Lindstrom has shot in governor’s race, but is he conservative enough for Nebraska GOP voters?
Omaha Mayor Jean Stothert endorses State Sen. Brett Lindstrom in the Republican primary race for governor. (Aaron Sanderford/Nebraska Examiner)
OMAHA — Two new pieces of campaign mail being sent to Nebraska Republicans say a top GOP candidate for governor is an “Omaha Liberal” and a “Liberal in Disguise.”
This direct mail targets State Sen. Brett Lindstrom, originally a long-shot candidate who has emerged with a chance to secure the nomination.
The Omaha financial adviser is in a tight, three-way primary race with University of Nebraska Regent Jim Pillen and Conklin Co. CEO Charles Herbster.
As Nebraska’s May 10 Republican primary campaign rounds into its final weeks, Lindstrom is taking fire from groups tied to his top competitors.
One of last week’s anti-Lindstrom mailers was sent by the Herbster campaign, and the other was distributed by Conservative Nebraska, a group funded partly by Gov. Pete Ricketts, a Pillen supporter.
Negative mail aims to push people away from backing a candidate, said Kevin Smith, a political science professor at the University of Nebraska-Lincoln.
“It doesn’t necessarily get a voter to vote for someone,” Smith said. “The object is to make them think twice about voting for someone else.”
Lindstrom’s campaign said Friday that the latest attacks show he’s got momentum in the race. The campaign’s polling shows an upward tick.
A Lindstrom spokesman says the candidate has run a positive campaign, emphasizing his efforts to cut income and Social Security taxes. He also helped pass property tax relief.
“I think the tax record — over $1 billion in tax cuts — is pretty cut and dried,” Lindstrom spokesman Pat Trueman said. “That’s anybody’s definition of conservative.”
Lindstrom received an A rating from the National Rifle Association and has staked out an anti-abortion stance with no exceptions.
But the senator’s opponents, including Ricketts, question whether Lindstrom is conservative enough for Nebraska Republicans.
His critics point most often to one of four issues from Lindstrom’s eight years in the Nebraska Legislature:
- In 2015, Lindstrom supported an effort during a tight budget year to bracket, or kill, a voter ID bill. Lindstrom has argued that the $1 million cost of implementing that bill was too high at the time for the state. He has since backed voter ID bills, including State Sen. Julie Slama’s constitutional amendment proposal this year to implement voter ID.
- Also in 2015, Lindstrom voted to repeal the death penalty and to override Ricketts’ veto of the repeal. Lindstrom has argued that his votes show that he is consistently pro-life, with no exceptions. That includes people on death row. He has said that, if elected governor, he would carry out the will of Nebraskans who voted in 2016 to reinstate the death penalty.
- Lindstrom’s support in 2015 for a six-cent gas tax increase has been targeted in dark money TV ads. He has said the money was needed to fix aging parts of Interstate 80 and help parts of rural Nebraska catch up with backlogs of road and bridge repairs and resurfacing. Lindstrom also voted to override a Ricketts veto of the six-cent increase.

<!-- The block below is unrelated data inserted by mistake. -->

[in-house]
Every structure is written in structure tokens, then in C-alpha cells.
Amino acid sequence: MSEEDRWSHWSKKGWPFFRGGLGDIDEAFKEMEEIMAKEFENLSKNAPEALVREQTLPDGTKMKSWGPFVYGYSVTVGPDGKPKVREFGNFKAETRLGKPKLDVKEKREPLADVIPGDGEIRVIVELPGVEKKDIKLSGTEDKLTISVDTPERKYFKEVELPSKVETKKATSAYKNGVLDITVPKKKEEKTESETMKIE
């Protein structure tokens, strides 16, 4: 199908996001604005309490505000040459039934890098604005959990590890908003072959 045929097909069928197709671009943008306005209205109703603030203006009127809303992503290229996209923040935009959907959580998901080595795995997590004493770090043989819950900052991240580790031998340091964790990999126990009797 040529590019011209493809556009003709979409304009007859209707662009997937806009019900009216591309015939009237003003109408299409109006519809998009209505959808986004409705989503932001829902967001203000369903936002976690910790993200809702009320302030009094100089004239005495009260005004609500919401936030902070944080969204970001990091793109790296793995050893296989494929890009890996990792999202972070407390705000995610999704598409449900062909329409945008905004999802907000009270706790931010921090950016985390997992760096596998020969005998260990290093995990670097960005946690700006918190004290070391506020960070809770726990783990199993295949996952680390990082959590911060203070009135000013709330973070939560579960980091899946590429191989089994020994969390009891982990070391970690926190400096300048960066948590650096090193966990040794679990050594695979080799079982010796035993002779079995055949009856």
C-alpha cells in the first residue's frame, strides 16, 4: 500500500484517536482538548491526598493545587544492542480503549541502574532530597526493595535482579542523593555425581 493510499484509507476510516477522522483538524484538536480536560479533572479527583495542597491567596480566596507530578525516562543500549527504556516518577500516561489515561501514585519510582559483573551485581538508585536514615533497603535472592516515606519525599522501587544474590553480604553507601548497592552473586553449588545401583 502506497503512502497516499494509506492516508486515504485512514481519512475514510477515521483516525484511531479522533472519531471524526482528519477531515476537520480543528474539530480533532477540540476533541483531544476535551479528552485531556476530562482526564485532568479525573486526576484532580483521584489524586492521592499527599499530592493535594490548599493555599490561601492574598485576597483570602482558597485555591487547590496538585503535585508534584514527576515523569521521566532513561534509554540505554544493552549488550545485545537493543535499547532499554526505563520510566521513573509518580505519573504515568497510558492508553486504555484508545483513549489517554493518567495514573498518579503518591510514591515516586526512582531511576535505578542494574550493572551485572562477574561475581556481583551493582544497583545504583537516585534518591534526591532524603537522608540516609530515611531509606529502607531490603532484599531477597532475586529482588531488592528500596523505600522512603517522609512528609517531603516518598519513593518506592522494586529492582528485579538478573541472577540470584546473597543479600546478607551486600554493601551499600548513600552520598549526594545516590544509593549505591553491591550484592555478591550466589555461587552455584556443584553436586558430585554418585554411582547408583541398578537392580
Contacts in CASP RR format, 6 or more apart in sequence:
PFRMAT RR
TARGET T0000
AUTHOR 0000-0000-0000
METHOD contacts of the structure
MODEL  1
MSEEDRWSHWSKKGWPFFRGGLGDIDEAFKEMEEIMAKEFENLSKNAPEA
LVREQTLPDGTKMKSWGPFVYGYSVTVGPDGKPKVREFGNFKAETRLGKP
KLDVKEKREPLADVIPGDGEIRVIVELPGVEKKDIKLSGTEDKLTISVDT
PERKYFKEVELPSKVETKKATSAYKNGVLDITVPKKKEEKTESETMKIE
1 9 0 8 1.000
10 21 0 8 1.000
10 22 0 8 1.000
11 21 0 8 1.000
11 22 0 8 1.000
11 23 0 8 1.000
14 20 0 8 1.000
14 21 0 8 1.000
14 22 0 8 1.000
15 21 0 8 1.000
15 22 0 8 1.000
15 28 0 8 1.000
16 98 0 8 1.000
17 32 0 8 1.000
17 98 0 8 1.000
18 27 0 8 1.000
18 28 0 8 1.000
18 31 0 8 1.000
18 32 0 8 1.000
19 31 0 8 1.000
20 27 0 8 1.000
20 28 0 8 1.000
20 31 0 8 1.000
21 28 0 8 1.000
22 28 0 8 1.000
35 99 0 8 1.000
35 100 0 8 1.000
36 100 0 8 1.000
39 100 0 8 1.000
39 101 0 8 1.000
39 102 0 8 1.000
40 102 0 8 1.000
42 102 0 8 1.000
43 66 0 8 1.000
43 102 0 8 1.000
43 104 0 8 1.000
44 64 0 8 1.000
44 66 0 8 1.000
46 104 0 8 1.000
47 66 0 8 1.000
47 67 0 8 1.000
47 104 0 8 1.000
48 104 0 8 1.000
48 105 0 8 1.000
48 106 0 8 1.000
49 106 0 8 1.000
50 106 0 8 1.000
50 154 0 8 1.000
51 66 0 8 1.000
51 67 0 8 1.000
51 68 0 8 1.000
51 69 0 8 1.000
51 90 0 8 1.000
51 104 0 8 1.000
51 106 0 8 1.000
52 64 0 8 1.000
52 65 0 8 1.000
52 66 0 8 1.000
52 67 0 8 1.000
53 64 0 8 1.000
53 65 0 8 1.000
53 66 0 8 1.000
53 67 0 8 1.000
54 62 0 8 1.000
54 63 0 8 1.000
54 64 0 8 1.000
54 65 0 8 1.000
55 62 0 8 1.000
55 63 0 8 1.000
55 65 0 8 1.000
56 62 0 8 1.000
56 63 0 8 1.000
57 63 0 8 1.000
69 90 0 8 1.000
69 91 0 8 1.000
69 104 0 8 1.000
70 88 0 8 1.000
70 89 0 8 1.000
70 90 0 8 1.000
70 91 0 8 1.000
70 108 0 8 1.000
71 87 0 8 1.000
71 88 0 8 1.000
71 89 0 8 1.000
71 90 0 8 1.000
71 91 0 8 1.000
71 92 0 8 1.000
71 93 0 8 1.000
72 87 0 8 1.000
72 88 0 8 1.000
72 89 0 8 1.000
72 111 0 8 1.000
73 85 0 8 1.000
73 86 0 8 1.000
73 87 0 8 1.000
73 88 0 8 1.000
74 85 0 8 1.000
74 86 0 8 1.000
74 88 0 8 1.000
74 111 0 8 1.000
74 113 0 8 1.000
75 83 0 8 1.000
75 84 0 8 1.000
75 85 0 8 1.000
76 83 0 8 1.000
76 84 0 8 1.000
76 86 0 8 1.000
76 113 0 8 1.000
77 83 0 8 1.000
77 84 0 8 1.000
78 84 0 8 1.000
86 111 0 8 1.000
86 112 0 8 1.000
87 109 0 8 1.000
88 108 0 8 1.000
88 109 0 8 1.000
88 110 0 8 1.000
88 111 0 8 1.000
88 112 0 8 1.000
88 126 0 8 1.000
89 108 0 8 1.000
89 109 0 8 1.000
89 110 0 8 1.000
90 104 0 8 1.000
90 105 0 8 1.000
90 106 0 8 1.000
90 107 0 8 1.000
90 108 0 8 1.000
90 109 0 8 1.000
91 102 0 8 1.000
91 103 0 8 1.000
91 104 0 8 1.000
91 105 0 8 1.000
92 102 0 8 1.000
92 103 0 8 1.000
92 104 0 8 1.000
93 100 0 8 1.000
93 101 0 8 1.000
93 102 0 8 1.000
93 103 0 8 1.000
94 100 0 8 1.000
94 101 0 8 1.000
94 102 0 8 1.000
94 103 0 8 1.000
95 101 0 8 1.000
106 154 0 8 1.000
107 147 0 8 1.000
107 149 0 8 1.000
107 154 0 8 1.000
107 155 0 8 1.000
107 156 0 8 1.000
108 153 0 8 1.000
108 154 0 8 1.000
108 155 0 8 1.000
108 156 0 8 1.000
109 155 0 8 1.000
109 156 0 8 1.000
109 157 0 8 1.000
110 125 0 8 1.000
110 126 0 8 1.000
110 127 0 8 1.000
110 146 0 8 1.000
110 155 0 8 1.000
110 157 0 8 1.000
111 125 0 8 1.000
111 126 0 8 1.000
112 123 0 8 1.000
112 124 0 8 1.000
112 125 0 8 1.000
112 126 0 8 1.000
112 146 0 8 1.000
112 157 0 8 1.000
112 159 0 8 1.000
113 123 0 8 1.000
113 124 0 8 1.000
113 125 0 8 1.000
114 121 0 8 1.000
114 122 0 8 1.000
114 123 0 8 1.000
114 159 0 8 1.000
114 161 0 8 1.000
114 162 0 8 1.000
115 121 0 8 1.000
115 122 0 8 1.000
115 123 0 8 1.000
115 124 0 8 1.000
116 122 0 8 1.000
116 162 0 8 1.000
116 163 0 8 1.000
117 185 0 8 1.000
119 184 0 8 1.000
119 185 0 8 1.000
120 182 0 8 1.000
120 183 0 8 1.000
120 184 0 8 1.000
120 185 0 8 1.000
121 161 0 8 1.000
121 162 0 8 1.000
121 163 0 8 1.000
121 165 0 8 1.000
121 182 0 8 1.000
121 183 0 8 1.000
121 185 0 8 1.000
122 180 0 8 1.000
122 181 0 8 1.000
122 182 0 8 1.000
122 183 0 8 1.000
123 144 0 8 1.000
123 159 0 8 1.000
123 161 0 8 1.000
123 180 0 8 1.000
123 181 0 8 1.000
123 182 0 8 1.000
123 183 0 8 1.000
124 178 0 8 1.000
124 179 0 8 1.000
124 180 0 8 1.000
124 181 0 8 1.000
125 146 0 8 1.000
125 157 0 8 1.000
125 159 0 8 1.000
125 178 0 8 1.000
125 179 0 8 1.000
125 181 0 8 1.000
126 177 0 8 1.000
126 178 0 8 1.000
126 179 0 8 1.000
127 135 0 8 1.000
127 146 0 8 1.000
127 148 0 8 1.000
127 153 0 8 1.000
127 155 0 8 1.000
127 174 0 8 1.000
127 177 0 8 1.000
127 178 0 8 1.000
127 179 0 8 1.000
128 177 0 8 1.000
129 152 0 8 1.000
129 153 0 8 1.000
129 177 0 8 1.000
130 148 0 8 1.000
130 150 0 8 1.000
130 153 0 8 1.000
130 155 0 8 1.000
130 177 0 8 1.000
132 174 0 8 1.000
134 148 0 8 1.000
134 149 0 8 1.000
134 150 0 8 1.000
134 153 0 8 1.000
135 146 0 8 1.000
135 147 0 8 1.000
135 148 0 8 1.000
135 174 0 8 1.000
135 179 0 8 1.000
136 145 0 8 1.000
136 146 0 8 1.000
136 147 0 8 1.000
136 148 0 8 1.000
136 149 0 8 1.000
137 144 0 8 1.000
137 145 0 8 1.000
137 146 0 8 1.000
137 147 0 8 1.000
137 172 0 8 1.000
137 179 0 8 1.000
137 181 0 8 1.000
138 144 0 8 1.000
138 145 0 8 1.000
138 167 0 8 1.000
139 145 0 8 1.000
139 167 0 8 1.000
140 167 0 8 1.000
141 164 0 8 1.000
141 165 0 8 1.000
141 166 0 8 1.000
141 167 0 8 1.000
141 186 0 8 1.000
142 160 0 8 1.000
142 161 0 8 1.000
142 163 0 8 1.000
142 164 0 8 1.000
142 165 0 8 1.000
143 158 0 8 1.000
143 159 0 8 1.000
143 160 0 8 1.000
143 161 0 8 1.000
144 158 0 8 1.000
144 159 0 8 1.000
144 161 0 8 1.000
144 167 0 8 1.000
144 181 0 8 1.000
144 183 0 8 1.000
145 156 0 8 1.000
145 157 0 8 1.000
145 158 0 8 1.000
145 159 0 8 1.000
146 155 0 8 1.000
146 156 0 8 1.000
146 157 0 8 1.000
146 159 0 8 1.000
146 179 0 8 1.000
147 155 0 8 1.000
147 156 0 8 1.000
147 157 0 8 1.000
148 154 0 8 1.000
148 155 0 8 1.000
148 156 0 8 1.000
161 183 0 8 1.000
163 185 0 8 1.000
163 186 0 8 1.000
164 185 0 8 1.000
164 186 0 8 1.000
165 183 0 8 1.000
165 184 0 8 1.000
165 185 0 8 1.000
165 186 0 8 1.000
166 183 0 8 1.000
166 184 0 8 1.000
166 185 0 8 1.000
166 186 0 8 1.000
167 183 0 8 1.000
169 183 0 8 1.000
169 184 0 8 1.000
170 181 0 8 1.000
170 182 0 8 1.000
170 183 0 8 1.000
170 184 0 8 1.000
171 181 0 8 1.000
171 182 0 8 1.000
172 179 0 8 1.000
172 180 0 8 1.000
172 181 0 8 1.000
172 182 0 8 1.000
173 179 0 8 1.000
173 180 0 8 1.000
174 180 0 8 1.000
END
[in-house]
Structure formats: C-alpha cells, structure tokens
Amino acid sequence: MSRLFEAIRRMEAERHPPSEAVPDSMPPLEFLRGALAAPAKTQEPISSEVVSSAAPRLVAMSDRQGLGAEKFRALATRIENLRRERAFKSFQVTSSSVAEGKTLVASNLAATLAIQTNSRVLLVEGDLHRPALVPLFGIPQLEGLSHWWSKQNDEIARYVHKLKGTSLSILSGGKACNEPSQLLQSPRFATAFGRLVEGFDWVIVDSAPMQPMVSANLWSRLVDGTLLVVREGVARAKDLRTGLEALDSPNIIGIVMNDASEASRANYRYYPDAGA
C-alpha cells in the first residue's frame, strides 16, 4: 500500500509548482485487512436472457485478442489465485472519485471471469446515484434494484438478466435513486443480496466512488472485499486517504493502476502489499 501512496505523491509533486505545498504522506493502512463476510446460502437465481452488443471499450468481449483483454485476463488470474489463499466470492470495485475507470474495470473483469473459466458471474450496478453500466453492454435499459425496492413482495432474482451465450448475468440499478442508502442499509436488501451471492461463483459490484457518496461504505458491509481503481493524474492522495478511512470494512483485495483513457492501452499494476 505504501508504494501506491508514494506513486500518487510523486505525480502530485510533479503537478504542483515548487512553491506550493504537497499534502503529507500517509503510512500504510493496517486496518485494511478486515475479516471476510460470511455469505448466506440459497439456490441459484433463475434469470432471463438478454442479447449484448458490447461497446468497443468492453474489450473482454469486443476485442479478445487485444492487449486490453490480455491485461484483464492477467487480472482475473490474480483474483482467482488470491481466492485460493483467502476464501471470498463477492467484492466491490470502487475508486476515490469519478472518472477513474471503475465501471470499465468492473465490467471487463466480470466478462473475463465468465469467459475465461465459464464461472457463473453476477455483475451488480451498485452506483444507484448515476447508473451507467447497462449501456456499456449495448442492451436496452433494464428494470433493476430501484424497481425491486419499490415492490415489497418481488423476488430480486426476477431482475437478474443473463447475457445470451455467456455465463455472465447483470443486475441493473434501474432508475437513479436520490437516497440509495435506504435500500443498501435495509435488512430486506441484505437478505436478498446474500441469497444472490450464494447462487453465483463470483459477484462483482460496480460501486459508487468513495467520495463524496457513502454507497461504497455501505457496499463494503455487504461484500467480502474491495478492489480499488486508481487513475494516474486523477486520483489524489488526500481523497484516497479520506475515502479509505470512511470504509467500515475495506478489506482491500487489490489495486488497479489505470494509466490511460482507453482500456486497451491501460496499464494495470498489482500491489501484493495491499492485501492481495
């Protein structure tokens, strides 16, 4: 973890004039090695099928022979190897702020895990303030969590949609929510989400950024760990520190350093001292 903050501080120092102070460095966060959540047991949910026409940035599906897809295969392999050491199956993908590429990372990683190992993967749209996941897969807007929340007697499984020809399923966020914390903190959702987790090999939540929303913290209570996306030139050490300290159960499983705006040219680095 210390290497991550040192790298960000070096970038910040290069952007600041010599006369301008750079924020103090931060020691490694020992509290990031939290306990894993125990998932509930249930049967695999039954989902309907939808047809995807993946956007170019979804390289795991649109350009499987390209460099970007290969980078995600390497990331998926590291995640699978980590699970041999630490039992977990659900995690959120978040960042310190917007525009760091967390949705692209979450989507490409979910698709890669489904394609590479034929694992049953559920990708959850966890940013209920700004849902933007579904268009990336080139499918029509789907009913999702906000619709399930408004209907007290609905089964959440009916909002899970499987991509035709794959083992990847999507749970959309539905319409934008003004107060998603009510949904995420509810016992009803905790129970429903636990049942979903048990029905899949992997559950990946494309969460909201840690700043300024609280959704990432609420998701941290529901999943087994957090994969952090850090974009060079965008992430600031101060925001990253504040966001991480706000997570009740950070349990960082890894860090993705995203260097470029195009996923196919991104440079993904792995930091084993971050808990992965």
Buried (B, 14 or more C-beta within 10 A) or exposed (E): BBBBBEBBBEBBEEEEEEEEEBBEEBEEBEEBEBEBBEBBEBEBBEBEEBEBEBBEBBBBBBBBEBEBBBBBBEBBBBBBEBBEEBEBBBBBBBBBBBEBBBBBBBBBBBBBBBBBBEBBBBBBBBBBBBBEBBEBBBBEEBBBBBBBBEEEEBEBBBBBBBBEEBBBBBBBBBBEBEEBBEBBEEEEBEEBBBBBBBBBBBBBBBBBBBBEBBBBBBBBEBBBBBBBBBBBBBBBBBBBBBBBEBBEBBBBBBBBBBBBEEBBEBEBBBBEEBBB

- In 2016, he voted to allow young people brought to the U.S. illegally as children to apply for professional licenses, including as a hairstylist, teacher or accountant. Critics cast this as providing a state benefit for people living here illegally. Lindstrom has said DACA recipients were then in the country legally, had grown up in the state and could fill Nebraska jobs.
Another point of contention with Lindstrom’s GOP critics: He has earned support from centrist Democrats and Republicans.
He has been endorsed by former Rep. Brad Ashford, who recently died, and by former State Sen. Bob Krist. Both were former Republicans who switched to the Democratic Party. Krist ran unsuccessfully for governor as a Democrat in 2018 and recently switched back to the GOP to vote for Lindstrom in the May primary.
One GOP Facebook group buzzed recently about a photo of State Sen. John McCollister, a centrist Republican, wearing a Lindstrom sticker.
Herbster, in a fundraising email Friday, blamed Lindstrom for Democrats switching parties to vote in the GOP primary race. Nearly 2,000 Democrats re-registered as Republicans in March.
Ricketts, asked for a comment Saturday, said in a statement: “Brett Lindstrom raised the gas tax 23%, opposed voter ID, gave taxpayer benefits to illegal immigrants, repealed the death penalty, and even tried to gut the Property Tax Credit Relief Fund. It’s no wonder Democrats are supporting Lindstrom — his liberal record speaks for itself.”
The Pillen and Herbster campaigns did not return calls seeking comment for this article.
Political observers say Lindstrom’s competitors were bound to turn on him if he became more competitive in the race.
Lindstrom stayed under the radar while Herbster and Pillen beat each other up, said Randall Adkins, a political science professor at the University of Nebraska at Omaha.
All three candidates have now been the target of negative TV ads. Those sponsoring the ads are trying to influence undecided voters, Adkins said. “They’re trying to level the playing field.”
Direct mail is less effective than door-to-door canvassing, Adkins said. People read the mail for seconds, he said, often while throwing it away.
“That’s why campaigns try to grab attention with a barbed headline or a picture,” Adkins said.
One example: Last week’s mailer from Herbster featured a photograph of Lindstrom that made the Omaha senator look like Groucho Marx.
“Is Lindstrom conservative? Yes, yes he is. Is Lindstrom some sort of undercover liberal from Omaha? No,” said Smith, the UNL political science professor.
Said Adkins: “It’s just knock-down drag-out Republican politics in Nebraska. The stakes are big here. Everybody knows it.”
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